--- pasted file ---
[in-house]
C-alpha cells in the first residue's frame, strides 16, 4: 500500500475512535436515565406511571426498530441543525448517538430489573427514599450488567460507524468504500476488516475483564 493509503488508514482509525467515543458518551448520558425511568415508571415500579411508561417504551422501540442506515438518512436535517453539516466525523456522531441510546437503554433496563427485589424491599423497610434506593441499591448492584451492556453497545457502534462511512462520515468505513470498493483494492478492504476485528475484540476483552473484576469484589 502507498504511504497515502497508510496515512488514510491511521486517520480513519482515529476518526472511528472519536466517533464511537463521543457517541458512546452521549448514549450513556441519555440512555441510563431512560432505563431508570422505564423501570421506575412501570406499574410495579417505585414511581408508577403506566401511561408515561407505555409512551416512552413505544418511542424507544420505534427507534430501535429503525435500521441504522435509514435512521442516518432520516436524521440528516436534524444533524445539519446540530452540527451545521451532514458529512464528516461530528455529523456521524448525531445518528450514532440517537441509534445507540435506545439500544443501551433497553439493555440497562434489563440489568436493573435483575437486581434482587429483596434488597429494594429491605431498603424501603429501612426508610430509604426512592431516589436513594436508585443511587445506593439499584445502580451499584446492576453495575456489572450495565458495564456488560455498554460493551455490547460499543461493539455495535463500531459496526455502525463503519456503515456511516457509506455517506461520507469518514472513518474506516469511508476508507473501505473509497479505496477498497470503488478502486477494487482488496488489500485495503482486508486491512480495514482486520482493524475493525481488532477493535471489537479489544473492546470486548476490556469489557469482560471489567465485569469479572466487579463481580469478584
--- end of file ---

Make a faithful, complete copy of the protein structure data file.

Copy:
[in-house]
C-alpha cells in the first residue's frame, strides 16, 4: 500500500475512535436515565406511571426498530441543525448517538430489573427514599450488567460507524468504500476488516475483564 493509503488508514482509525467515543458518551448520558425511568415508571415500579411508561417504551422501540442506515438518512436535517453539516466525523456522531441510546437503554433496563427485589424491599423497610434506593441499591448492584451492556453497545457502534462511512462520515468505513470498493483494492478492504476485528475484540476483552473484576469484589 502507498504511504497515502497508510496515512488514510491511521486517520480513519482515529476518526472511528472519536466517533464511537463521543457517541458512546452521549448514549450513556441519555440512555441510563431512560432505563431508570422505564423501570421506575412501570406499574410495579417505585414511581408508577403506566401511561408515561407505555409512551416512552413505544418511542424507544420505534427507534430501535429503525435500521441504522435509514435512521442516518432520516436524521440528516436534524444533524445539519446540530452540527451545521451532514458529512464528516461530528455529523456521524448525531445518528450514532440517537441509534445507540435506545439500544443501551433497553439493555440497562434489563440489568436493573435483575437486581434482587429483596434488597429494594429491605431498603424501603429501612426508610430509604426512592431516589436513594436508585443511587445506593439499584445502580451499584446492576453495575456489572450495565458495564456488560455498554460493551455490547460499543461493539455495535463500531459496526455502525463503519456503515456511516457509506455517506461520507469518514472513518474506516469511508476508507473501505473509497479505496477498497470503488478502486477494487482488496488489500485495503482486508486491512480495514482486520482493524475493525481488532477493535471489537479489544473492546470486548476490556469489557469482560471489567465485569469479572466487579463481580469478584